Currently there are no clinical guidelines for the prevention or reversal of SCI-related osteoporosis. Traditionally, bisphosphonates have been considered as the most appropriate therapy to prevent bone loss following SCI. Bisphosphonates strongly inhibit bone resorption. Various reports indicate that they provide an effective preventive treatment strategy when initiated within 12 months of the injury [43-46], and early bisphosphonate administration increase ash weight, maximal torque capacity, maximal angle capacity and rigidity of the bone atrophied by immobilization [47]. However, the efficacy of bisphosphonate treatment appears to be limited to only within the acute phase (< 1 year) of injury [48]. This may be related to the fact that though bisphosphonates reduce bone resorption, they have limited effect on bone formation [49]. This is explained by the fact that bisphosphonates reduce coupled bone remodeling because they suppress osteoclastic bone resorption, which is required in order for osteoblastic bone formation to proceed.

The role of sclerostin in the adaptation of bone to unloading during the acute phase of SCI suggests that sclerostin may provide an alternative therapeutic target during the acute phase of injury as a prevention strategy to prevent initial, rapid osteoporosis. The higher sclerostin levels in acute SCI and lower levels in chronic SCI strongly suggest that the time frame for limiting bone resorption is limited. Thus, there may be an optimal time frame - the “therapeutic window” - for targeting sclerostin and preventing bone loss following SCI [6]. Unfortunately, however, there is no longitudinal information that defines the kinetics of bone loss and its relation to circulating sclerostin in the acute phase of SCI (i.e., within the first year), when acute mechanical unloading and most bone loss occurs.

The ongoing discussion suggests that although bone loss in individuals with SCI may be partially prevented via pharmacologic interventions, notably during the acute post-injury phase, current pharmacologic treatments do not appear to be capable of reversing bone demineralization. Thus, currently there is no effective intervention for prevention and treatment of disuse osteoporosis due to SCI, especially after the first year of injury. Perhaps as a consequence, a recent, emerging theme in the literature is the utility of novel, nonpharmacologic paradigms that are specifically designed for individuals with SCI to prevent and reverse the bone loss due to prolonged immobility.

Physical Exercise and Effective Reversal of Osteoporosis Following SCI

Bone is a dynamic organ that modulates the rate of new bone formation in response to varying levels of physical exercise and mechanical strain, and there is already ample evidence that physical exercise in those with SCI is broadly beneficial to health [50,51], improves quality of life [52], and impacts outcome after SCI [53]. Therefore, it would not come as a surprise that physical exercise can reduce, prevent, and even reverse SCI-related osteoporosis. There is evidence of improved circulation in bone vasculature during muscular work. For example, recent work has shown that resting femoral bone blood flow almost doubles in response to isometric exercise, although the increase in blood flow plateaus with increasing exercise intensities [54]. The blood flow response to muscular work appears to be mediated by a metabolically induced stimulus, rather than neural mechanisms [55]. Thus, physical exercise may promote bone blood flow, alleviate the bone vascular dysfunction due to neural denervation, and facilitate bone metabolism and growth in SCI. Furthermore, mechanical loading of the bone during exercise may reverse the alterations in local Wnt signaling cascade that occur due to immobilization and unloading and contribute to disuse osteoporosis. Therefore, it is conceivable that re-introduction of mechanical loading via physical exercise may also reverse atrophy and bone loss in individuals with SCI.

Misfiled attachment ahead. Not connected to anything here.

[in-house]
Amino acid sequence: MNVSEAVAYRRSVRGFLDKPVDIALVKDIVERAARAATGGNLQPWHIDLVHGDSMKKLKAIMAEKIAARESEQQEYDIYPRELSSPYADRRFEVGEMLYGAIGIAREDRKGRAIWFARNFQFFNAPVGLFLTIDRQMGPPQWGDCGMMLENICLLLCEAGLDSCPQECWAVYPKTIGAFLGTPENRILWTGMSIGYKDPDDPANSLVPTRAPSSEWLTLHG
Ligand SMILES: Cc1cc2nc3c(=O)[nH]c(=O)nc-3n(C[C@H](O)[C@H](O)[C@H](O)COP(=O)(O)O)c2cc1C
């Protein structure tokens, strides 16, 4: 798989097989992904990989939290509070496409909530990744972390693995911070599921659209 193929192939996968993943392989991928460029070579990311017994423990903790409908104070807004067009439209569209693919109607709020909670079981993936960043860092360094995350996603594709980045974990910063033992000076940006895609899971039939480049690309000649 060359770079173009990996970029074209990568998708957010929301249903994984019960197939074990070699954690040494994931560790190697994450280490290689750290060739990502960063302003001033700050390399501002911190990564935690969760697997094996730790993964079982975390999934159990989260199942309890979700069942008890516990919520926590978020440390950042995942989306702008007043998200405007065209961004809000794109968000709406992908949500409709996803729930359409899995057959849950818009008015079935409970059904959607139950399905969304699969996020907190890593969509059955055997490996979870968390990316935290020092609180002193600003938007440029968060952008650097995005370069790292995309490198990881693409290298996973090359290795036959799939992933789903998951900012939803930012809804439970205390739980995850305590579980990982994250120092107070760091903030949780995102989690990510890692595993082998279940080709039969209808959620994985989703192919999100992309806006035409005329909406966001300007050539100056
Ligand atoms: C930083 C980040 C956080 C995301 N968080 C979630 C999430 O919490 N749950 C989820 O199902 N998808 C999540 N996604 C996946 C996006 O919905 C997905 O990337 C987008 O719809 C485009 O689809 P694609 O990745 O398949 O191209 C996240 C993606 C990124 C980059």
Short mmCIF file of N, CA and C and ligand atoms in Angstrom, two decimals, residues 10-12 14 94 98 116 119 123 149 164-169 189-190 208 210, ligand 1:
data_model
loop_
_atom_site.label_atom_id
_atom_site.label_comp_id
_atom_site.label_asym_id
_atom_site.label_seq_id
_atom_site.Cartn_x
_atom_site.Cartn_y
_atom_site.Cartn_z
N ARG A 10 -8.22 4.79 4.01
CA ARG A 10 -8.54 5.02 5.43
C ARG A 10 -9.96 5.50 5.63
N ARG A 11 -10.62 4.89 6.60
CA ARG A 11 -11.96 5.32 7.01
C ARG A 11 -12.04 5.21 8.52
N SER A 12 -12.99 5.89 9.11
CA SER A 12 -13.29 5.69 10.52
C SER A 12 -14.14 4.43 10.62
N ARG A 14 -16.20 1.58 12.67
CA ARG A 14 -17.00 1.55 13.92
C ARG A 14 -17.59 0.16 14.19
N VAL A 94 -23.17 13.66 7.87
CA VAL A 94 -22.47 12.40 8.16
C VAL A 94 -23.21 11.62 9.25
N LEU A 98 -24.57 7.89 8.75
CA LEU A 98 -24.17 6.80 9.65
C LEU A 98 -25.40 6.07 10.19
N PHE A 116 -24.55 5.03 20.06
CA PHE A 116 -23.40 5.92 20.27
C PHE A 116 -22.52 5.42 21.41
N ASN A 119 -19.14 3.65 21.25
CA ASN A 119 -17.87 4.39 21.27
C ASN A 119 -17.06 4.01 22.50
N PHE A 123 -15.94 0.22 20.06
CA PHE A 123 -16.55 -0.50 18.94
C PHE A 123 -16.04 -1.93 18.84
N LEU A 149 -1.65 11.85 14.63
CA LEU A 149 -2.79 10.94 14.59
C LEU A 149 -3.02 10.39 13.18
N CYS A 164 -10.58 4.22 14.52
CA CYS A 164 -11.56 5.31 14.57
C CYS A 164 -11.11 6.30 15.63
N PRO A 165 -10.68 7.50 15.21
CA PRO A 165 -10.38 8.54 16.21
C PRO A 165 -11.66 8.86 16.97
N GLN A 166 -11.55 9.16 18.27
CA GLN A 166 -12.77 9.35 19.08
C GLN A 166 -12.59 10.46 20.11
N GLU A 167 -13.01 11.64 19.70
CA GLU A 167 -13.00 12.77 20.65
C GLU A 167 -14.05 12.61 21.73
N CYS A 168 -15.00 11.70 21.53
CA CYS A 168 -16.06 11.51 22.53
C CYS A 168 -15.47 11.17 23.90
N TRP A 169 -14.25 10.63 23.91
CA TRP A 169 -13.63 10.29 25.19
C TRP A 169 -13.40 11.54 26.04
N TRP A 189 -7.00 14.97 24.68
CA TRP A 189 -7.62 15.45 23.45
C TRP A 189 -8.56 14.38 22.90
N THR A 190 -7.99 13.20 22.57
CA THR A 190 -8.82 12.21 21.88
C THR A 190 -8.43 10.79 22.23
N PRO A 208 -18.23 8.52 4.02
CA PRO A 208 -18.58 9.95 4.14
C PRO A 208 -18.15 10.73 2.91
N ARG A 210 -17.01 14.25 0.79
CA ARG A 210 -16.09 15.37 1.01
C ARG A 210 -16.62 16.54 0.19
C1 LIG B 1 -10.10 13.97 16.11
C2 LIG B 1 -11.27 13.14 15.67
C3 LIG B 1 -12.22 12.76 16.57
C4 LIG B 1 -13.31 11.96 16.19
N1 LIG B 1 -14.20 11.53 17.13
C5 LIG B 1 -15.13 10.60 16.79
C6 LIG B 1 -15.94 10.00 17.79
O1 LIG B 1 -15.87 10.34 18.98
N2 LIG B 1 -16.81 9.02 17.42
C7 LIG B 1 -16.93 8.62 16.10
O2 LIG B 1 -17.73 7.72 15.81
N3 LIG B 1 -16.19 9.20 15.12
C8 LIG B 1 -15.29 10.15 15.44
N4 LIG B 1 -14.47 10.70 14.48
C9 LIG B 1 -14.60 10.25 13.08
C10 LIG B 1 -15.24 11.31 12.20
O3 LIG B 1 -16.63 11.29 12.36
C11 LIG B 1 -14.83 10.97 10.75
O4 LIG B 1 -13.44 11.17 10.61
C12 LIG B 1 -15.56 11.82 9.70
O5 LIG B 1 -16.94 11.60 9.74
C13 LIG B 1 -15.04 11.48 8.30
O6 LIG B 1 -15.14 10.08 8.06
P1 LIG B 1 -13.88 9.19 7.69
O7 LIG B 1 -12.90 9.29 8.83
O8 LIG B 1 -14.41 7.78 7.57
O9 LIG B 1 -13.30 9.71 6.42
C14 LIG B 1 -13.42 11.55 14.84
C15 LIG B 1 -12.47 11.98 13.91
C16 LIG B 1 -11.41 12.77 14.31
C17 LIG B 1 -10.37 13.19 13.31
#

However, though a majority of SCI patients regard physical activity as important, more than half have no access to appropriate exercise [56]. For the general population, physical exercise is an inexpensive, safe, and effective approach for avoiding health problems. However, a typical individual with SCI experiences many barriers to exercise due to their immobility, such as the inability to use a large portion of their muscle mass, and inability to locate appropriate facilities and affordable equipment. Fortunately, exercise programs based on functional electrical stimulation (FES) have been developed to overcome these barriers. FES-exercise uses electrical stimulation of the paralyzed muscles to cause muscle contractions. Loading the bones through muscular contractions initiated by FES has yielded positive results. For example, in both acute and chronic SCI, up-right standing via force feedback-controlled electrical stimulation of paralyzed quadriceps appears to provide sufficient loading to the paralyzed lower limbs closer to load levels with known osteogenic potential [57]. Moreover, recent adaptation of cycling and rowing exercises for FES provides a new and exciting opportunity to provide mechanical strain to the paralyzed lower limbs sufficient to stimulate bone formation in individuals with SCI.